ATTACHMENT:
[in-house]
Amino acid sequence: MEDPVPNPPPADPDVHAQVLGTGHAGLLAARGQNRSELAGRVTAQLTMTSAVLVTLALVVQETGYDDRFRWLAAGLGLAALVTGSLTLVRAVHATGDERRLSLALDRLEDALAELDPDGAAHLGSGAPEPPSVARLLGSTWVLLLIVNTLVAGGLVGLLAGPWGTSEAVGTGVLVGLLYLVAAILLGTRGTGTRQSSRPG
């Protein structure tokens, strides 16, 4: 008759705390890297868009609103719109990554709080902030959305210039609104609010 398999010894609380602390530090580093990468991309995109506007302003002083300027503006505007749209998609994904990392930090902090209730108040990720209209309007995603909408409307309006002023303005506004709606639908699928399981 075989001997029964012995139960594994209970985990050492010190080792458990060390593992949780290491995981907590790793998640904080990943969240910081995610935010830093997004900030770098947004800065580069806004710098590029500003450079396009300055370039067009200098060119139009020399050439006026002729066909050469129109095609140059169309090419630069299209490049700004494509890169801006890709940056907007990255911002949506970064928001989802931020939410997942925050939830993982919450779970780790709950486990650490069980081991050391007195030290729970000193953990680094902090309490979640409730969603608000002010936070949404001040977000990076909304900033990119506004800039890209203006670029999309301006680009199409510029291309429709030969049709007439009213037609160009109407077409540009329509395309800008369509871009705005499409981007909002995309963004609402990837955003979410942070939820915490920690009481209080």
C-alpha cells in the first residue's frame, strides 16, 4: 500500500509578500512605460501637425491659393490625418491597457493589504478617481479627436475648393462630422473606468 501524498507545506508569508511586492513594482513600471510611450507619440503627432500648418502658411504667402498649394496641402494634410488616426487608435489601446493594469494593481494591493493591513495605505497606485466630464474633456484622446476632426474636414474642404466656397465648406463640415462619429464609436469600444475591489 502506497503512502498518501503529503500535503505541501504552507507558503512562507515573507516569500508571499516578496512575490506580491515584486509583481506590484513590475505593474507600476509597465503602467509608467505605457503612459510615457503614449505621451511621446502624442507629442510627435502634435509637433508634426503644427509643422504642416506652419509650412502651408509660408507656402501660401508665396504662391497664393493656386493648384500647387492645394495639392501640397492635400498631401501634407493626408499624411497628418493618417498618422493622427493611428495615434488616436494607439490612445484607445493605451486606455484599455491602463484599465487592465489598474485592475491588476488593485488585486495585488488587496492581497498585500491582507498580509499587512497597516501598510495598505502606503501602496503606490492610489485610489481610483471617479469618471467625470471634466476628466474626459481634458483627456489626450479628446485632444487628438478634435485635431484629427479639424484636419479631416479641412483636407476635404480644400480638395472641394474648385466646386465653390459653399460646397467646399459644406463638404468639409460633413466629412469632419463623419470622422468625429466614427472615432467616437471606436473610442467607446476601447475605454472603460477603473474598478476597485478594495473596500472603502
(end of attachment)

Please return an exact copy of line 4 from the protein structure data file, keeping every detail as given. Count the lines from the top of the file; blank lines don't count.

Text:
C-alpha cells in the first residue's frame, strides 16, 4: 500500500509578500512605460501637425491659393490625418491597457493589504478617481479627436475648393462630422473606468 501524498507545506508569508511586492513594482513600471510611450507619440503627432500648418502658411504667402498649394496641402494634410488616426487608435489601446493594469494593481494591493493591513495605505497606485466630464474633456484622446476632426474636414474642404466656397465648406463640415462619429464609436469600444475591489 502506497503512502498518501503529503500535503505541501504552507507558503512562507515573507516569500508571499516578496512575490506580491515584486509583481506590484513590475505593474507600476509597465503602467509608467505605457503612459510615457503614449505621451511621446502624442507629442510627435502634435509637433508634426503644427509643422504642416506652419509650412502651408509660408507656402501660401508665396504662391497664393493656386493648384500647387492645394495639392501640397492635400498631401501634407493626408499624411497628418493618417498618422493622427493611428495615434488616436494607439490612445484607445493605451486606455484599455491602463484599465487592465489598474485592475491588476488593485488585486495585488488587496492581497498585500491582507498580509499587512497597516501598510495598505502606503501602496503606490492610489485610489481610483471617479469618471467625470471634466476628466474626459481634458483627456489626450479628446485632444487628438478634435485635431484629427479639424484636419479631416479641412483636407476635404480644400480638395472641394474648385466646386465653390459653399460646397467646399459644406463638404468639409460633413466629412469632419463623419470622422468625429466614427472615432467616437471606436473610442467607446476601447475605454472603460477603473474598478476597485478594495473596500472603502